Other bees would watch and follow, occasionally making little “weeping” noises, whereupon the dancing scout would stop and share her food with them. Then they would fly off in the direction of the “straight” run of her dance to exactly the tray the scout had come from. Von Frisch was astounded.
How did the scouts indicate direction and distance? Herein lay the biologist’s genius.
He timed the rotation of the scouts and the number of tail waggles. The slower they rotated and the fewer times they waggled, the further was the tray from the hive. Eventually, Von Frisch could predict exactly where the bees would go by counting and timing. He had learnt bee language.
His next conclusion was to give rise to massive controversy in the scientific world for several decades. The Earth is, of course, horizontal to a bee, but the combs upon which they dance are vertical and, generally, in pitch darkness.
Scout bees, he said, transpose the solar angle into a gravitational angle. Up represents the sun, and the angle of the straight part of the waggle dance to the vertical is the angle between the sun and the food source. If they dance facing down, the worker bees “read” that as meaning “fly with the sun at your back, but angle from it according to my waggle line”.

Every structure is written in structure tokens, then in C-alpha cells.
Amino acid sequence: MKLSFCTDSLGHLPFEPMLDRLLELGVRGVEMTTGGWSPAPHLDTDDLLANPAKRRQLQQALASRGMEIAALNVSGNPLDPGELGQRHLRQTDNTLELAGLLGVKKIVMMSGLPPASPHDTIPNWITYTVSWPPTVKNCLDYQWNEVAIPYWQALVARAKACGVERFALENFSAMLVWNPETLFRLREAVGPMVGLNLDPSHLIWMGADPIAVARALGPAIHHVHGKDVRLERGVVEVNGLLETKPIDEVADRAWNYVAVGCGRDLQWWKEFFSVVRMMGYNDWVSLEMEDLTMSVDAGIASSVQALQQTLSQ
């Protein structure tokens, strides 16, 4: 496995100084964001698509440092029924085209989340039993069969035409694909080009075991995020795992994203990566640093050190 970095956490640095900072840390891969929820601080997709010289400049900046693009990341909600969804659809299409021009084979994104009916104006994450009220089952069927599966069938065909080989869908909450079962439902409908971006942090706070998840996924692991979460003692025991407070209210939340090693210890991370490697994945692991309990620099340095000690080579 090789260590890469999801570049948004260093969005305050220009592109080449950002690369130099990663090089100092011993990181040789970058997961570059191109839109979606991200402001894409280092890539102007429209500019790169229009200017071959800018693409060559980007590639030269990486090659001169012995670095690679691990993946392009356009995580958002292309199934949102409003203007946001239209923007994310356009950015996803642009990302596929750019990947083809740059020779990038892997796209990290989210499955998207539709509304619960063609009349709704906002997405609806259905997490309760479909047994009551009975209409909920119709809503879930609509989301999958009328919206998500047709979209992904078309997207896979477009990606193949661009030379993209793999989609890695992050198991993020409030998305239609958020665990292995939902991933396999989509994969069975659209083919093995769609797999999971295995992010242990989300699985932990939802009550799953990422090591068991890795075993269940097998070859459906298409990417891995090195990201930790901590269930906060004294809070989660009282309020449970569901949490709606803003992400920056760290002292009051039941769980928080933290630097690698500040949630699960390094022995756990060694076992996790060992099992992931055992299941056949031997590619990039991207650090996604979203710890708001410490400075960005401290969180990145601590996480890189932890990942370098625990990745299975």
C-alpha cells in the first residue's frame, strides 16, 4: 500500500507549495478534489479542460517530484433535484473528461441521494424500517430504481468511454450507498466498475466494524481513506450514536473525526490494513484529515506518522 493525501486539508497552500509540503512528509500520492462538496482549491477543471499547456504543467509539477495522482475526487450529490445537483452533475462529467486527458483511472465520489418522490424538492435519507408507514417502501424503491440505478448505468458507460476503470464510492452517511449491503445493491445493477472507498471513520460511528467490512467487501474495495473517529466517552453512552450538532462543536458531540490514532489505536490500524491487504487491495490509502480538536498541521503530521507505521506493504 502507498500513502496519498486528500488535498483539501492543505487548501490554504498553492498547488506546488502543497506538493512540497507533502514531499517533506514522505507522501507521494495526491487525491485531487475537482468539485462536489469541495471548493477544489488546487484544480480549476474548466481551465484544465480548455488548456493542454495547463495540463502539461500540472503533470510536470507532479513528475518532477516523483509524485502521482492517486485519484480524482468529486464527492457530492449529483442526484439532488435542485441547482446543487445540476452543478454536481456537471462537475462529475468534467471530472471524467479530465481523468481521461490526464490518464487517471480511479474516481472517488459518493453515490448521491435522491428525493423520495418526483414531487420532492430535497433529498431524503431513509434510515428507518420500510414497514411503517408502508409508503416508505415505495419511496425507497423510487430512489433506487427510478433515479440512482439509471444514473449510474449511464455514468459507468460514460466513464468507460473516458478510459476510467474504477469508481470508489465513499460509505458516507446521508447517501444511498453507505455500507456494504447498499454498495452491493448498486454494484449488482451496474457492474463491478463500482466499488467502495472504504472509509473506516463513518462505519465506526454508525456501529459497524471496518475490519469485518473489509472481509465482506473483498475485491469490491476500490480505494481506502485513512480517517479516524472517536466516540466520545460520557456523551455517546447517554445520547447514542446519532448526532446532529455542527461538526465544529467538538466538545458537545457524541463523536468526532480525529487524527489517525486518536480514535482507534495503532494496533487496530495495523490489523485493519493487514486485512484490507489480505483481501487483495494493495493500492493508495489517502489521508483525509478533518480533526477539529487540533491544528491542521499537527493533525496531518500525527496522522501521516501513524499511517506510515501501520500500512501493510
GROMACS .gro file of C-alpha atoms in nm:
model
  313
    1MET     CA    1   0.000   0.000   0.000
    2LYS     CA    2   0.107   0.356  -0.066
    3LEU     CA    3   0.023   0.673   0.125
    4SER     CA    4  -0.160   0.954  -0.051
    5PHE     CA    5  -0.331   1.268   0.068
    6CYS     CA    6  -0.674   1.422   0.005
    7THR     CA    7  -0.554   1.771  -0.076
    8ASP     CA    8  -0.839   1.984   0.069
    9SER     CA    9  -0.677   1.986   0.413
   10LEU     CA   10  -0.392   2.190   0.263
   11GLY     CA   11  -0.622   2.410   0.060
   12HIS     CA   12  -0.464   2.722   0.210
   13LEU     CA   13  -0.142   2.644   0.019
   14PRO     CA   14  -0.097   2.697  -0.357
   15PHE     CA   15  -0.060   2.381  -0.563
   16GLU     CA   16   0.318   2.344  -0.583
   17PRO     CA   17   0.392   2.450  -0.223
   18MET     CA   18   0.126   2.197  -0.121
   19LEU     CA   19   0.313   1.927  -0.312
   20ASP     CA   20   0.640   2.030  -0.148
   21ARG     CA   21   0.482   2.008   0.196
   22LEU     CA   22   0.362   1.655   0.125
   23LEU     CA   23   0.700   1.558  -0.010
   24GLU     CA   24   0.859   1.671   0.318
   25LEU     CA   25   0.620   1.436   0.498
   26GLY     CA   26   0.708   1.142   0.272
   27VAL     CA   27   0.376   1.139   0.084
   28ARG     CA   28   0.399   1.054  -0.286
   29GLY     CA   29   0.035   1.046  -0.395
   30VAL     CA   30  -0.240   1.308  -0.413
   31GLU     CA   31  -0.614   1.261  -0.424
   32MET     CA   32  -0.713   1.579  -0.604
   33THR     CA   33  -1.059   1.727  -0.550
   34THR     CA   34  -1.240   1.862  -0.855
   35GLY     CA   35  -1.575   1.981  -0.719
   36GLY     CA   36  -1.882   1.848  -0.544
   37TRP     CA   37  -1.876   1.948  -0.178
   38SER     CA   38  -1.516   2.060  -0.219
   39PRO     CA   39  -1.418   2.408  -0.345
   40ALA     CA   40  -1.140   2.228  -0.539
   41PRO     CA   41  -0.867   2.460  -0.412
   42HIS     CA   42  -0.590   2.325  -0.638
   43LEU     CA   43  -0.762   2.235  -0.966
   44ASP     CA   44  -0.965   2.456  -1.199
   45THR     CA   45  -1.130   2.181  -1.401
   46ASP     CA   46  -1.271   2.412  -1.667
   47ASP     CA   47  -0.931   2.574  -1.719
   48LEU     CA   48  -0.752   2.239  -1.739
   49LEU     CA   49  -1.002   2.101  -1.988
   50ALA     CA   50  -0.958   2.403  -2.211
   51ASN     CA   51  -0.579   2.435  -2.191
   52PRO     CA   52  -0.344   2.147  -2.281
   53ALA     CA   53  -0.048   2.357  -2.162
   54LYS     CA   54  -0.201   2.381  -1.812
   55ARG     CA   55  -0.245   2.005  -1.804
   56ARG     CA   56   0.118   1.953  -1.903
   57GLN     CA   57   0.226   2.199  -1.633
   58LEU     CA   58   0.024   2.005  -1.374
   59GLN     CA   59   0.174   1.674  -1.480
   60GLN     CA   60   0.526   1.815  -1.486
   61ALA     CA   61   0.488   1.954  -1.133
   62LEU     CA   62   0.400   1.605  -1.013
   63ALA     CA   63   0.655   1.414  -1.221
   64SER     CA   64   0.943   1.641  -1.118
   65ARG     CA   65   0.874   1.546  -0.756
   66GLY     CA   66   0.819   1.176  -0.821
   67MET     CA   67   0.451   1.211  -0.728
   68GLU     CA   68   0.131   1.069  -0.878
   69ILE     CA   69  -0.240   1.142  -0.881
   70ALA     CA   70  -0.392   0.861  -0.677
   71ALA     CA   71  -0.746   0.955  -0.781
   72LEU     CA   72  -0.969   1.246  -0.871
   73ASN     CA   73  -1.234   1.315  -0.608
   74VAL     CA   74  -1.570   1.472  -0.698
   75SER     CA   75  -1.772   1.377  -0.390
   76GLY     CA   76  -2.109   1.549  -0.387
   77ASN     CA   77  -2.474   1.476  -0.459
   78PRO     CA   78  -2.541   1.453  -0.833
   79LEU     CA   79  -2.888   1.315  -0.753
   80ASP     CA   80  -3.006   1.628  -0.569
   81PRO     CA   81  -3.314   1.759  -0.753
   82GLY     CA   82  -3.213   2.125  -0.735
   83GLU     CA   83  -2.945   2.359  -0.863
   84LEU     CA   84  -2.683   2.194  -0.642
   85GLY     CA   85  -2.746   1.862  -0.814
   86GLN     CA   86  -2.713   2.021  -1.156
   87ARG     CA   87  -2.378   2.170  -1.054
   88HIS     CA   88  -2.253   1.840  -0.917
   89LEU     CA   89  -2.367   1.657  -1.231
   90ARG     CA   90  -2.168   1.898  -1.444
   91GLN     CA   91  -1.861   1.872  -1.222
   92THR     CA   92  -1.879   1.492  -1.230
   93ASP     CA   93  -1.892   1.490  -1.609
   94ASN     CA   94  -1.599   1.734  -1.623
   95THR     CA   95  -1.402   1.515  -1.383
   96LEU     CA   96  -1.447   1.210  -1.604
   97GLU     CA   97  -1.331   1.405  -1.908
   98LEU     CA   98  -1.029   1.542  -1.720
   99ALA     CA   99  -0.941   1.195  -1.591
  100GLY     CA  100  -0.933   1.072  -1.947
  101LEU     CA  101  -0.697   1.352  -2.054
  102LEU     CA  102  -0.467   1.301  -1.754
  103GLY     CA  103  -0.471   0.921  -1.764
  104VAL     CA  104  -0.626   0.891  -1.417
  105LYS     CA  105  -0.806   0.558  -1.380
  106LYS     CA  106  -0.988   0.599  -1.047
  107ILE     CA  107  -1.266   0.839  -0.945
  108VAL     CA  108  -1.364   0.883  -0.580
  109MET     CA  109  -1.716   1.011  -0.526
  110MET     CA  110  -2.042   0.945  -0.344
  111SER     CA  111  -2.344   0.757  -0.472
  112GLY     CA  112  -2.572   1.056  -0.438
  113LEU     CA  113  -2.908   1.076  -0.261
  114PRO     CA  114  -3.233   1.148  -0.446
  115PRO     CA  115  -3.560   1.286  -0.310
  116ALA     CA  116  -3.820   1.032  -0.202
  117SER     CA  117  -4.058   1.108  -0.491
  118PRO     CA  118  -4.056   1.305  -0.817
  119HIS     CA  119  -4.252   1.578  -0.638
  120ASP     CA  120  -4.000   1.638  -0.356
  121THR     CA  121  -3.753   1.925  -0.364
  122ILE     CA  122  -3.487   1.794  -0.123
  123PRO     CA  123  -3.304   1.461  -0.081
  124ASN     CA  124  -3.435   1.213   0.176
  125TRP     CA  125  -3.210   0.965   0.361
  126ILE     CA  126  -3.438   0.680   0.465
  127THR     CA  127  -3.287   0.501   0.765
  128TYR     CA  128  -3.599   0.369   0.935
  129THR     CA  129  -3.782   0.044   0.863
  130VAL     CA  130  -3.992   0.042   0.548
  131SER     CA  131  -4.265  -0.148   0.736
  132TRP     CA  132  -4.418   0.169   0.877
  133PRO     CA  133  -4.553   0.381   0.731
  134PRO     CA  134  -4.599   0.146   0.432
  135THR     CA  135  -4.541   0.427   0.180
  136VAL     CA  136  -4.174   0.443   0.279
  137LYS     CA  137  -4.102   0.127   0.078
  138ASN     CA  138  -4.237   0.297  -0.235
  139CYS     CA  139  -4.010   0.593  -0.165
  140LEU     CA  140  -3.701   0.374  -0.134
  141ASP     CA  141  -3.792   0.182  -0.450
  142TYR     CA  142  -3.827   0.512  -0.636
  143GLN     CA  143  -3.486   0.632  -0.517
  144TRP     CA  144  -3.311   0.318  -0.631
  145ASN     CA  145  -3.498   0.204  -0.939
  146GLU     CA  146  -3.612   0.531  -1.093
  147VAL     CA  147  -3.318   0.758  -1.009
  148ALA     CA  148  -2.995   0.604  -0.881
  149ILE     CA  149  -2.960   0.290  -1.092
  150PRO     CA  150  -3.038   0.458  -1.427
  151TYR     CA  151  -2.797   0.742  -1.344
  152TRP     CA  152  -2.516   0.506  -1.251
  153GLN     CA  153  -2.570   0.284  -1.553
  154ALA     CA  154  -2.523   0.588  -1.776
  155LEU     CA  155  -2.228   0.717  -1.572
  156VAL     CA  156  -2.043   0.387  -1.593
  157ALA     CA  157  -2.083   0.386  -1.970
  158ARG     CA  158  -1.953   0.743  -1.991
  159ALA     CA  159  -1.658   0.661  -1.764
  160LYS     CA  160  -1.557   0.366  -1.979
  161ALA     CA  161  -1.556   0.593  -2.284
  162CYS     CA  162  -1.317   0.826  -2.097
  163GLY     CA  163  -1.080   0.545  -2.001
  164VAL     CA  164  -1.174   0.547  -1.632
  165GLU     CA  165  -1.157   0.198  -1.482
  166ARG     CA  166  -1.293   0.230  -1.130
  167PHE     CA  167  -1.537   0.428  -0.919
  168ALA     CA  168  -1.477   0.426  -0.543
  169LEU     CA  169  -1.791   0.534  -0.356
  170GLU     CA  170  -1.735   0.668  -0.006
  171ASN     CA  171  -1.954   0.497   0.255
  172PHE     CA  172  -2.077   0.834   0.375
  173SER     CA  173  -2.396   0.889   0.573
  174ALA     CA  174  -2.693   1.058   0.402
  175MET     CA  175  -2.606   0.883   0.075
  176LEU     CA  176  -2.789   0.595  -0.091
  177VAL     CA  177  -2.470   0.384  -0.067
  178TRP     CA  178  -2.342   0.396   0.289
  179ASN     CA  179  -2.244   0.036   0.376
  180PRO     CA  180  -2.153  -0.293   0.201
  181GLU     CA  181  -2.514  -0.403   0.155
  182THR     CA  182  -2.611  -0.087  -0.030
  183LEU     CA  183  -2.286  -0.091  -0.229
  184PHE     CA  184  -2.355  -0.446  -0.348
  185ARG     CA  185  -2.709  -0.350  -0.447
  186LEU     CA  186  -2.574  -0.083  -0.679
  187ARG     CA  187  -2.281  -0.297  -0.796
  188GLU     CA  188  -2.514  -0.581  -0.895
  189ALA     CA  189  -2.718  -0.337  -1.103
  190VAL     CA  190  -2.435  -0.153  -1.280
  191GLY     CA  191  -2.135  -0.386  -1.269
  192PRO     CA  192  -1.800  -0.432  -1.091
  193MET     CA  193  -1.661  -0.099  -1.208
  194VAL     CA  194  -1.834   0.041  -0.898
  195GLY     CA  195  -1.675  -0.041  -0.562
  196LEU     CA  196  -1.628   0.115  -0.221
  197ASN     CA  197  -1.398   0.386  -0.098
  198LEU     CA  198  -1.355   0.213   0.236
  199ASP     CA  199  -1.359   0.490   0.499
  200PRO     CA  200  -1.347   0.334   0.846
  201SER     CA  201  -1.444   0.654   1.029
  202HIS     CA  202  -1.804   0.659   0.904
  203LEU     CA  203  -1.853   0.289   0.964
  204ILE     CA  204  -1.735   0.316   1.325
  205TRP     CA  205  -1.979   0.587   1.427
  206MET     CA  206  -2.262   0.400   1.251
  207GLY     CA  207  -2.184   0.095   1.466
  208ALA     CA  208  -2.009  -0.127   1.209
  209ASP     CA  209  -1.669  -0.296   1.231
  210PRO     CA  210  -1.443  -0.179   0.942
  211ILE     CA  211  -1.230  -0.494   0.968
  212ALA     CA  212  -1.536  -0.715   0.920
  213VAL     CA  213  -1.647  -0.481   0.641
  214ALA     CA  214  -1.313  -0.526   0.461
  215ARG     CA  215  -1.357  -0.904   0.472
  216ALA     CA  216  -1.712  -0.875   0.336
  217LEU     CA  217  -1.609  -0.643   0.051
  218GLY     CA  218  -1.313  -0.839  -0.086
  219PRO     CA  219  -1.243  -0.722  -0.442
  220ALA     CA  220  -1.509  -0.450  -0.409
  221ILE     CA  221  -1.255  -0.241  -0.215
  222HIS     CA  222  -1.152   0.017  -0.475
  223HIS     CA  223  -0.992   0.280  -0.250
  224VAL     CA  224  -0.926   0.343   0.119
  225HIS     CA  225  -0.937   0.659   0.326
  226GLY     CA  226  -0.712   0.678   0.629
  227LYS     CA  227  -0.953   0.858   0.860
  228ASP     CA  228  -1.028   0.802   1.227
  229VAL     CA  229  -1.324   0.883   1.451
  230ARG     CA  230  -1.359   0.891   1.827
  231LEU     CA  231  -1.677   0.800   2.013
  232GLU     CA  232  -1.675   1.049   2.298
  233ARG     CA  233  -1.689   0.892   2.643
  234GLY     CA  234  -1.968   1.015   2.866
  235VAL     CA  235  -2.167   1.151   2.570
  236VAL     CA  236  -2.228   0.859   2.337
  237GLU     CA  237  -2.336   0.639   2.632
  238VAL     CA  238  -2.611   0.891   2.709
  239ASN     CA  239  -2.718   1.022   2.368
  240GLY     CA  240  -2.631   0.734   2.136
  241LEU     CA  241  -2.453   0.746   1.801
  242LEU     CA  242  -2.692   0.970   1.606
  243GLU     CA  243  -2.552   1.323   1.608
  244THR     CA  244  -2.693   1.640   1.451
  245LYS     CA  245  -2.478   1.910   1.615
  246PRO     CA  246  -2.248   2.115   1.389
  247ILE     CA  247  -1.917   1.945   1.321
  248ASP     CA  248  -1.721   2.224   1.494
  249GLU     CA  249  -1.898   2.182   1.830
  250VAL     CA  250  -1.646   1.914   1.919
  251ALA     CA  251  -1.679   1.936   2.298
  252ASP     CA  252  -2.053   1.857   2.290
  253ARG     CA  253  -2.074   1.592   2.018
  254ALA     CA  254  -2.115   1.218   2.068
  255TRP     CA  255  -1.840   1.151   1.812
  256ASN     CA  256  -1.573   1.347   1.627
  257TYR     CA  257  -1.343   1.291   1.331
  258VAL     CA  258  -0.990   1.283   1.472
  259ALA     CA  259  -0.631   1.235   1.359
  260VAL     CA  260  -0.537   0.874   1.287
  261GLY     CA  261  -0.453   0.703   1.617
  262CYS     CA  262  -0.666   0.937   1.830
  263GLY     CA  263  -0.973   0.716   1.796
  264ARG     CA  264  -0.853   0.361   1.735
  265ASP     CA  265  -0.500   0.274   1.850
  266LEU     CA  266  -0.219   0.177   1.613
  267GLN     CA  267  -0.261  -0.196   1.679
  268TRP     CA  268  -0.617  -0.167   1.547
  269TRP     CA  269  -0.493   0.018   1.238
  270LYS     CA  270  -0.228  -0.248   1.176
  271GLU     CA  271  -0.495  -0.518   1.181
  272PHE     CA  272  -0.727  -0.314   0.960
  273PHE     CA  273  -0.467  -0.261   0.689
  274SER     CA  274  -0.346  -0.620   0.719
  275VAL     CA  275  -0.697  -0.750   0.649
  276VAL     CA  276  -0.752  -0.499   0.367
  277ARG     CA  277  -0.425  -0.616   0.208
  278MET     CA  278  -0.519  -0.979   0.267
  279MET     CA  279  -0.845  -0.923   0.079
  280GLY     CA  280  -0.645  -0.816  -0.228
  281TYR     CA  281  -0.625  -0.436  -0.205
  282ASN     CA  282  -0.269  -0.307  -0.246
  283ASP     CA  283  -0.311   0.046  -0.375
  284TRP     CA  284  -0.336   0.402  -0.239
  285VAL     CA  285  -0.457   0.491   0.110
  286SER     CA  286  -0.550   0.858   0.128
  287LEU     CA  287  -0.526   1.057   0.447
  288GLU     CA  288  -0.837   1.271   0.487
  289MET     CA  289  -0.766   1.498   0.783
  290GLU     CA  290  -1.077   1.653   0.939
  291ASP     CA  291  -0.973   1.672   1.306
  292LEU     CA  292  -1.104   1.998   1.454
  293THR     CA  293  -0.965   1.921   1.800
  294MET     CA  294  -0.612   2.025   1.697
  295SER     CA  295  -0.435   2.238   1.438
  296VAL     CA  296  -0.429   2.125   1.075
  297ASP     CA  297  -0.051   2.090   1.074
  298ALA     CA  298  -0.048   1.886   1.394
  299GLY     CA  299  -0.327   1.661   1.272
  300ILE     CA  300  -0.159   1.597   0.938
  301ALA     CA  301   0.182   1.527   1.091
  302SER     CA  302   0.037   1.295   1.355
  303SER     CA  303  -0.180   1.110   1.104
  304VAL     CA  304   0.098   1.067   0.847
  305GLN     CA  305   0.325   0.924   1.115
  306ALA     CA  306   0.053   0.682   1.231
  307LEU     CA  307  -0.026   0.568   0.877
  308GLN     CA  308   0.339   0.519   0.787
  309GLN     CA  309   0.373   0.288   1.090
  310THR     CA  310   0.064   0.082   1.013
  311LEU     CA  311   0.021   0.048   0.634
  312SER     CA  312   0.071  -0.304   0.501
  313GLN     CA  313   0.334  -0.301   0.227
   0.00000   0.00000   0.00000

In 1927, he published his findings in a book, The Dancing Bees. “So little is known about the mental capacity of the honey bee,” he concluded, “it is better not to say too much about it. But without doubt they can learn. And what they learn they remember – for many weeks, perhaps for the rest of their lives.”
The book caused a storm. Many scientists at the time believed Von Frisch was suffering from delusions. One university refused to publish the book, others refused to use it in the teaching of etymology.
In the US, two eminent biologists set up elaborate experiments attempting to disprove the dancing bee theory. They failed: Von Frisch was right.
He would later win a Nobel Prize for his work.
Building on Von Frisch’s legacy, researchers continued to discover abilities in bees that astounded them.
Writing in the journal Scientific American, biologists James and Carol Gould, looking back at the debate, concluded that “the assumption that insects were, by virtue of their size or their lack of an internal skeleton, necessarily simple had frequently beguiled researchers into overly reductionist hypotheses.”